The Null Device

Melbourne-Sydney in 3 hours by rail?

A new study has raised the possibility of a high-speed railway connecting Melbourne and Sydney in three hours The study, commissioned by a lobby group named Infrastructure Partnerships Australia (not connected with the right-wing thinktank of the same initials) and undertaken by the consultancy also involved in France's TGV network and Britain's HS2 plans* claims that the train link, built with state-of-the-art technology, could achieve the time by running at 350km/h, at which it would become competitive with airlines (Melbourne/Sydney is one of the world's busiest air routes), and forecasts an 86% chance that such a link would be needed by 2030 (presumably the end of cheap oil would make $60 Virgin Blue flights a thing of the past). While such a route would take a while to build, starting with a line from Sydney to Canberra would be immediately economical, as it would save the $15 billion cost of building a new airport for Sydney.

The government has made noises about being supportive of a high-speed rail link, having committed $20m to a study. The question is whether any action will emerge from it. The report strongly suggests safeguarding land corridors now before the price of the land rises.

In any case, I can't say I'm confident anyone alive today will see a high-speed rail link between Melbourne and Sydney; Australian politicians and planners have a tendency to take a lackadaisical, short-term view and muddle through with band-aid fixes, so it wouldn't surprise me if nothing happens until it's too expensive to build the link, and when air travel becomes unaffordable, the bulk of Melbourne-Sydney traffic is taken up by convoys of 11-hour trains saturating the current (low-speed) rail link. But hey, perhaps they'll at least install power points and WiFi on the trains once they're used by business travellers and not just backpackers and the rural elderly.

* Presumably they mean the New Labour HS2 plans, which have now been scrapped, to be replaced by an as yet undrafted plan which doesn't adversely affect wealthy Tory boroughs and which terminates at Heathrow.

There are 4 comments on "Melbourne-Sydney in 3 hours by rail?":

Posted by: Greg Sun Sep 19 14:28:06 2010

This is the kind of infrastructure project Australia used to engage in fairly regularly: examples include the Snowy scheme, the phone network, and Depression-era economic stimuli such as the Great Ocean Road.

Starting with a Sydney-to-Canberra link is a clever idea for another reason: a lot of passengers on that commute are politicians, lobbyists, and executives from private enterprise who have links to the federal government. If these people utilized the first Australian fast train, it might increase the likelihood of subsequent rollouts.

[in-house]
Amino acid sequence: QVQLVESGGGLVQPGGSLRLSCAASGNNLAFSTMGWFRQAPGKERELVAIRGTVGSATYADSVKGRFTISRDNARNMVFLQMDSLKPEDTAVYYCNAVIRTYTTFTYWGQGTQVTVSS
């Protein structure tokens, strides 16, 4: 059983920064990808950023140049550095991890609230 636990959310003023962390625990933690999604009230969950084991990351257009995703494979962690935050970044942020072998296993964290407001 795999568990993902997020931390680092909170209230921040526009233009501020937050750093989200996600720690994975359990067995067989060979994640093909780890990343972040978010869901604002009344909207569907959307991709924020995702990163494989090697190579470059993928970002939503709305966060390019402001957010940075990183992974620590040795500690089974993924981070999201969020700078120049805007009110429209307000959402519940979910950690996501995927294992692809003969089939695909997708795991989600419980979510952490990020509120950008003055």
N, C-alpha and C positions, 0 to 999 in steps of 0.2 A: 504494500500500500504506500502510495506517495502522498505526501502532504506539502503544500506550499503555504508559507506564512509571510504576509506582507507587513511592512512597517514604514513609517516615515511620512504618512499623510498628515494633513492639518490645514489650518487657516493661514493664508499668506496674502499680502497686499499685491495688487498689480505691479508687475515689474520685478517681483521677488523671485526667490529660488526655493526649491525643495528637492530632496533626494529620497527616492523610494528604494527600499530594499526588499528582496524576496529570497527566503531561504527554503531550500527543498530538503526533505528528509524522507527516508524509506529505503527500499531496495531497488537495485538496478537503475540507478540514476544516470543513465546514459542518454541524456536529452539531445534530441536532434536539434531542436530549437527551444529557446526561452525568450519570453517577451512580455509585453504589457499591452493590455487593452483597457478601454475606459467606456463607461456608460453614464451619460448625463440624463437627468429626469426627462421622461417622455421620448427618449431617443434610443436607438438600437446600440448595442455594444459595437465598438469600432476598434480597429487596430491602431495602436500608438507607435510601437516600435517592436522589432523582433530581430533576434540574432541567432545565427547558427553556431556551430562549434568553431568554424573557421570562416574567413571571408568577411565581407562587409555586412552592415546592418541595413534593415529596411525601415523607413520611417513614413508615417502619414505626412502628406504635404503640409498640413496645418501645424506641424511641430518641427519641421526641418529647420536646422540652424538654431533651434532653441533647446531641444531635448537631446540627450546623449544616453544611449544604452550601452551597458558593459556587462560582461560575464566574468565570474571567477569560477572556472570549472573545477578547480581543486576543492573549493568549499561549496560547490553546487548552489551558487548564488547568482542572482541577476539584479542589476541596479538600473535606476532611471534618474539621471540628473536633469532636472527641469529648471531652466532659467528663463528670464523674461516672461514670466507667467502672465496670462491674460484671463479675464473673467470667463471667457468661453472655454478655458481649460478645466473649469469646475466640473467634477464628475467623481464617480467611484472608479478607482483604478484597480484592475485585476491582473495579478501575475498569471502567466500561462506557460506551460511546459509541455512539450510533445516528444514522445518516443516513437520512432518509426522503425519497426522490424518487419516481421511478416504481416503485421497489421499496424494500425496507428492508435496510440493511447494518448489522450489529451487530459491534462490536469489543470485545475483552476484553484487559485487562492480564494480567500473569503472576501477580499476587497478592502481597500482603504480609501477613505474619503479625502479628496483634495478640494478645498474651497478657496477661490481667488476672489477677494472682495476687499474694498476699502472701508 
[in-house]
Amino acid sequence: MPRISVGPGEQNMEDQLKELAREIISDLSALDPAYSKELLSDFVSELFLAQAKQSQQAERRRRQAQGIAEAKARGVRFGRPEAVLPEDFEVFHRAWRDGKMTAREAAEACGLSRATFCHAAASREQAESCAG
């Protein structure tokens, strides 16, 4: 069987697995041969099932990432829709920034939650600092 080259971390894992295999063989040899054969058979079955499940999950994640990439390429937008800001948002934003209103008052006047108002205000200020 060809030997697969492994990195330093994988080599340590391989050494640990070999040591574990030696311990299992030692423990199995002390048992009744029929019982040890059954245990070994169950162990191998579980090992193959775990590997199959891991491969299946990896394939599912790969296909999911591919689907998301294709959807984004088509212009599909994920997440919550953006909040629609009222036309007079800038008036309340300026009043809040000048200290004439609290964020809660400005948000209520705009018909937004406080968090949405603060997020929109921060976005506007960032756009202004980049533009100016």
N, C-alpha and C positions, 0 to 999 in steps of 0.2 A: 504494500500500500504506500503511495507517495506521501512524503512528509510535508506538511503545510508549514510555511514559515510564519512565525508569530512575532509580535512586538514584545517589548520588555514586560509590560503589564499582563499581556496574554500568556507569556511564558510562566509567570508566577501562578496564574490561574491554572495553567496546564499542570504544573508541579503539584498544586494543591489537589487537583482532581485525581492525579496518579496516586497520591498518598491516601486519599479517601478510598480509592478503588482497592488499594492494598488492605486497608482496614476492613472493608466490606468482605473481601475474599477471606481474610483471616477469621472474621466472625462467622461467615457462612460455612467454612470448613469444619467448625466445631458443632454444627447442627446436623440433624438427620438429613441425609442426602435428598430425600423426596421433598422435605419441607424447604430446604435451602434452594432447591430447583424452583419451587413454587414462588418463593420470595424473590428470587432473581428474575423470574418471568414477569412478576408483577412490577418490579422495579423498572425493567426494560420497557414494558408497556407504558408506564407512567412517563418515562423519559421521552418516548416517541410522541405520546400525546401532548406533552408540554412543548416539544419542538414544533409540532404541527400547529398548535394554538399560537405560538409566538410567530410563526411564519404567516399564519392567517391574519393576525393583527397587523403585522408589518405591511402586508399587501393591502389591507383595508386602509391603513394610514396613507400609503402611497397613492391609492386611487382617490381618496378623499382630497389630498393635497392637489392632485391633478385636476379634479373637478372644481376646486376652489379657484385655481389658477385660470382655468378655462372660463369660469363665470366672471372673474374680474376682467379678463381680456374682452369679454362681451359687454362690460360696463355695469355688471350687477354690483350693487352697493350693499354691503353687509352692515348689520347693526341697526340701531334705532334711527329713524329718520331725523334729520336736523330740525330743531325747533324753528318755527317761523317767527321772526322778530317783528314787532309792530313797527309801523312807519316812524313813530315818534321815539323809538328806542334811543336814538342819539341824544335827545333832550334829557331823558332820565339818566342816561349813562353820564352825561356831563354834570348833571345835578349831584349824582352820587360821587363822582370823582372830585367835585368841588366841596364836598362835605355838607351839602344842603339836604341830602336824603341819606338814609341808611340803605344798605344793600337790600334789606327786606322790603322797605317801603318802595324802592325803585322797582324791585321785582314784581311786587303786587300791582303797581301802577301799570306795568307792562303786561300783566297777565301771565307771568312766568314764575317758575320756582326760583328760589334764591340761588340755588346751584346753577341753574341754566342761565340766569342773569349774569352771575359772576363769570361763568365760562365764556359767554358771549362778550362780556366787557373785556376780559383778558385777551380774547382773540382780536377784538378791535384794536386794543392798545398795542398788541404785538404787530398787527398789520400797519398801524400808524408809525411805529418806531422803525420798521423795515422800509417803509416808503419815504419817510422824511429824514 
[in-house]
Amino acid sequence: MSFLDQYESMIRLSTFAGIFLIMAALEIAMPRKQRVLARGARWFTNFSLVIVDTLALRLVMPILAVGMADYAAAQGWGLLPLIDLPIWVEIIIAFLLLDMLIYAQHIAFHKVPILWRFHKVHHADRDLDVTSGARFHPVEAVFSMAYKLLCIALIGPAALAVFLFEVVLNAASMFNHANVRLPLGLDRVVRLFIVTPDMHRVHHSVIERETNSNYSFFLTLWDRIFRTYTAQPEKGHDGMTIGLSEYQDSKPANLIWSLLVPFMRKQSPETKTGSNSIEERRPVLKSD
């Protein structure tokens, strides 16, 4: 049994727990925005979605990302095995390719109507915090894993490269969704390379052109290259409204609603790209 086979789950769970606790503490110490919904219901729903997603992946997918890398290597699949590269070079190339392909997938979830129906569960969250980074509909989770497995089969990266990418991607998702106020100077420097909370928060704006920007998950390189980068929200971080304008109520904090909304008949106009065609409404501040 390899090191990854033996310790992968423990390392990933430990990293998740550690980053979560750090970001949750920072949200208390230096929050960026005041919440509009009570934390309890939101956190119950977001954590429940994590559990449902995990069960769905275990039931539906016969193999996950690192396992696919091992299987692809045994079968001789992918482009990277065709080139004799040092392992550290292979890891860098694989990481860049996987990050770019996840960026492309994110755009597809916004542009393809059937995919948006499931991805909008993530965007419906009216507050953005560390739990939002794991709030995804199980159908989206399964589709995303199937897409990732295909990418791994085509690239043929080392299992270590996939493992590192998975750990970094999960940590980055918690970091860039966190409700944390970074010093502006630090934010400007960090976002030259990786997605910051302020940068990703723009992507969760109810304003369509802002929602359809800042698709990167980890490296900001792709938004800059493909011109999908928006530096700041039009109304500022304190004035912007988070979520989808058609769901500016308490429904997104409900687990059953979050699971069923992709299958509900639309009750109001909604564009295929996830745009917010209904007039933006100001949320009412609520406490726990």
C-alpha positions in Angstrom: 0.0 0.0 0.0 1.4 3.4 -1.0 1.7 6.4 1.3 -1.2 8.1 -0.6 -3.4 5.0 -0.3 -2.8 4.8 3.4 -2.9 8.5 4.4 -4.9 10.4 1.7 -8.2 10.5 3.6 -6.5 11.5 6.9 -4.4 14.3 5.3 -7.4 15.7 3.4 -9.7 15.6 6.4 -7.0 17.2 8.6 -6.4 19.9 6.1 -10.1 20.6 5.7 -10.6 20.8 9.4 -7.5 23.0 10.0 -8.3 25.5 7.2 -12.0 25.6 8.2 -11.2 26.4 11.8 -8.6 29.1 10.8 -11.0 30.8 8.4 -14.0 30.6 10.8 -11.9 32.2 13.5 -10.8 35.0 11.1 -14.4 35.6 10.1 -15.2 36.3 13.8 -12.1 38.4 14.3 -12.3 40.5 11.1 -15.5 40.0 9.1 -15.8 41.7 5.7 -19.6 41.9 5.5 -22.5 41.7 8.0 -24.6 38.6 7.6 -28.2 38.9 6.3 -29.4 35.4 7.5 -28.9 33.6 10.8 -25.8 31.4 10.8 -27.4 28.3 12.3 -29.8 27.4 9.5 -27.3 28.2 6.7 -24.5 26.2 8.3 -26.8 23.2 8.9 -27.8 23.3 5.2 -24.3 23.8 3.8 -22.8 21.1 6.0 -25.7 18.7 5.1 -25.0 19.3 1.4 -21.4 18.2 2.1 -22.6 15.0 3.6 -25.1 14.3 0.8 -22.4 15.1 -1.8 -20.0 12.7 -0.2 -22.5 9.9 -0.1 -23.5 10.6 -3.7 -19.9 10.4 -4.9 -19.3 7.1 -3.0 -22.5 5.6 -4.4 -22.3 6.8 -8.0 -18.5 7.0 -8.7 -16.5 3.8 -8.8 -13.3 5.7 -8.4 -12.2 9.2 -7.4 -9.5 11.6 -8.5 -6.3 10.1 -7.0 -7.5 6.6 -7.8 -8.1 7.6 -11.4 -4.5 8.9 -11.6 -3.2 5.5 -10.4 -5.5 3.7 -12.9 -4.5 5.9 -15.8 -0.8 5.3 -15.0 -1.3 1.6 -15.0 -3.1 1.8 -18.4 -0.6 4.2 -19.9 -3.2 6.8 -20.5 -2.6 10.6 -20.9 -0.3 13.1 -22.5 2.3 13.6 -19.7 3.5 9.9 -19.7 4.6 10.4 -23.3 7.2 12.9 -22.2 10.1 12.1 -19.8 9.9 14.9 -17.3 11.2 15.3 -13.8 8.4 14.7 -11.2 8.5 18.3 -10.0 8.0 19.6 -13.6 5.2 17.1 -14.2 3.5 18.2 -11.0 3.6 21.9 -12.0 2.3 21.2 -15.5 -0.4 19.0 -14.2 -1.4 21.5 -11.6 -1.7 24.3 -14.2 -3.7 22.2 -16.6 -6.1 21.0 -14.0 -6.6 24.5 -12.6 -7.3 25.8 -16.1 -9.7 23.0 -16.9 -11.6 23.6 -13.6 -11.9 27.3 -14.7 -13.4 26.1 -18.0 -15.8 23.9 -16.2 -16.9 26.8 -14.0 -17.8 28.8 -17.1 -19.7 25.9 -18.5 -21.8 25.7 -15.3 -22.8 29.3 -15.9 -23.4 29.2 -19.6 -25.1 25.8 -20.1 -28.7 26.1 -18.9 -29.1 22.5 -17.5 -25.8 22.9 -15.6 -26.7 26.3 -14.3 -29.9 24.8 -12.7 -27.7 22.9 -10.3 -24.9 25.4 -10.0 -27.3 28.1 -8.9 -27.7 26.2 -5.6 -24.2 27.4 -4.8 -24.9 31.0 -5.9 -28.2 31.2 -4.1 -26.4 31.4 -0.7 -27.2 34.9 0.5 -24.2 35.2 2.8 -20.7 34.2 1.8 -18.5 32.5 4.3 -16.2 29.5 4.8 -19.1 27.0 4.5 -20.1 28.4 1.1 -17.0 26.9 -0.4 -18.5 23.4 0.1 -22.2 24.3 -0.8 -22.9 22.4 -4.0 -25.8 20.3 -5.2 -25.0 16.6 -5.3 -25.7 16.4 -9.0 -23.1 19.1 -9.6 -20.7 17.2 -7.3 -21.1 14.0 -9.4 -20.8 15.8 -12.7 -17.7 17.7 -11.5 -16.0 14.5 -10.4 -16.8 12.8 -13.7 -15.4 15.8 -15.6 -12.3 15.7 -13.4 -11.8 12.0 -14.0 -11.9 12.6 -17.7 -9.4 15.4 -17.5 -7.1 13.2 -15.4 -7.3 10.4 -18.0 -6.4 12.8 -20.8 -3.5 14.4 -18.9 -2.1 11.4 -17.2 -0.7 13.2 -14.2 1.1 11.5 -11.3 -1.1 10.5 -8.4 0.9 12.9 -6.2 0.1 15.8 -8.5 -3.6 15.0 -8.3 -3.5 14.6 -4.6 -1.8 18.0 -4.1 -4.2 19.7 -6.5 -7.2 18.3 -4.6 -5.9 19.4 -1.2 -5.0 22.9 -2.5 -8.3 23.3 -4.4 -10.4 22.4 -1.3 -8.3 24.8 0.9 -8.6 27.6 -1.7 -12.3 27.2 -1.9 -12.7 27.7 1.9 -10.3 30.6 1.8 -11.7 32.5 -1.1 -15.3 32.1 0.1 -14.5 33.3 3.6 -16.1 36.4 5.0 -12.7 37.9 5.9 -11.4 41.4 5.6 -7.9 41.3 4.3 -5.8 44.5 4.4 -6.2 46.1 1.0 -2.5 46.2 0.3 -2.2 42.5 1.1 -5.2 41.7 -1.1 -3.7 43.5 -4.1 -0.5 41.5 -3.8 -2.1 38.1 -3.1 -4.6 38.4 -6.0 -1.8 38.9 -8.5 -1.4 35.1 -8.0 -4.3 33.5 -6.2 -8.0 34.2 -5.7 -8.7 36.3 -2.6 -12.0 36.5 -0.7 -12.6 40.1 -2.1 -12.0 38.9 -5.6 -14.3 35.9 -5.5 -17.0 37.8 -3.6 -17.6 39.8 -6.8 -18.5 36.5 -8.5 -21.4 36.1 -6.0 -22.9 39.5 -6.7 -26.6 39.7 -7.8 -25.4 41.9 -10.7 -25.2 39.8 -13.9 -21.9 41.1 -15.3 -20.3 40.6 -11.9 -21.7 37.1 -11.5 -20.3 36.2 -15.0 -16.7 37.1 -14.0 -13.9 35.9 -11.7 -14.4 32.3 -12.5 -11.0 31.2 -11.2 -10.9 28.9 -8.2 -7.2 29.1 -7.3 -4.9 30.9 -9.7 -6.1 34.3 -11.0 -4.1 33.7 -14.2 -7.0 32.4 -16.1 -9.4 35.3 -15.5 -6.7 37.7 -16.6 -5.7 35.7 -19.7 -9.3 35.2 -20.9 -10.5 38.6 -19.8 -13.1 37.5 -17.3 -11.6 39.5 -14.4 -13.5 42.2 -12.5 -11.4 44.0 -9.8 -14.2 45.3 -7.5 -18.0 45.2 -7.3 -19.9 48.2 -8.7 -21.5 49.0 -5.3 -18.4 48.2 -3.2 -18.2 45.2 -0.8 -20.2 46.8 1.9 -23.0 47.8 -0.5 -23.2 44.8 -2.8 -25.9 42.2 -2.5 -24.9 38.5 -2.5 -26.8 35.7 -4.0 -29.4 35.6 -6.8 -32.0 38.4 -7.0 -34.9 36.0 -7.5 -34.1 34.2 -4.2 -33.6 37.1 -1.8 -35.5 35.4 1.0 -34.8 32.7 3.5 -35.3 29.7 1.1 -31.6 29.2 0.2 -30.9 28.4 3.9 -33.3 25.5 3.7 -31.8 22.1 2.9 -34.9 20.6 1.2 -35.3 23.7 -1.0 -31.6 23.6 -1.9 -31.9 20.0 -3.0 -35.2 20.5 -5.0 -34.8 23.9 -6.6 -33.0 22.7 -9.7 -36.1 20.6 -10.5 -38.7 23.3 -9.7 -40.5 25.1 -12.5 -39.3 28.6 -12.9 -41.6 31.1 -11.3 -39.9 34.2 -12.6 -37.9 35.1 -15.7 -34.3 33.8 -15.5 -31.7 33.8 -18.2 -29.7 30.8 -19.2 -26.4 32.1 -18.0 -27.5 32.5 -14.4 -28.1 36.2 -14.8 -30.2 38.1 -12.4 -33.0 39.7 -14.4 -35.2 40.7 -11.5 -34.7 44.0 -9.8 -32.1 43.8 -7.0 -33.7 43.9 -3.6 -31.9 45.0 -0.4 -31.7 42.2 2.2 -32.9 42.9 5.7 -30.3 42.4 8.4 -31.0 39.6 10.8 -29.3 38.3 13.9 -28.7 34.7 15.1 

Posted by: richard k Mon Sep 20 09:18:26 2010

Having spent quite a bit of time travelling around Europe, I hope this will aid the decentralisation of Victoria, in particular. Otherwise, my choking city will be suffocated with urban sprawl (moreso) from here to Geelong in the west, to Coldstream in the east. Aside from the obvious benefits of being able to travel between Melbourne and our dingy northern neighbour, the decentralisation is a far more exciting possibility and one more crucial for the 'sustainability' of Austraya.

Posted by: acb http://dev.null.org/acb/ Mon Sep 20 09:40:52 2010

If Australia had TGV-style fast rail, towns within an hour or so of Sydney and Melbourne would become commuter towns, in the way that French towns that distance from Paris have. Which would lead to developers buying land in Seymour and Goulburn and building developments intended to attract professional commuters from Melbourne, Sydney and Canberra.

Posted by: Greg Tue Sep 21 13:15:44 2010

I wonder what it would be like to move to a future commuter-town? It would be similar in some ways to living in, say, Coburg or Preston, which are commuter suburbs. Some Victorian regional towns are pretty nice - Bendigo and Kyneton for example. With a decent cafe, broadband Internet and all that fresh air and lack of traffic, the move sounds pretty appealing. I wonder if this is the same seductive but flawed reasoning that led my parents' generation to move from the inner city to the suburbs?

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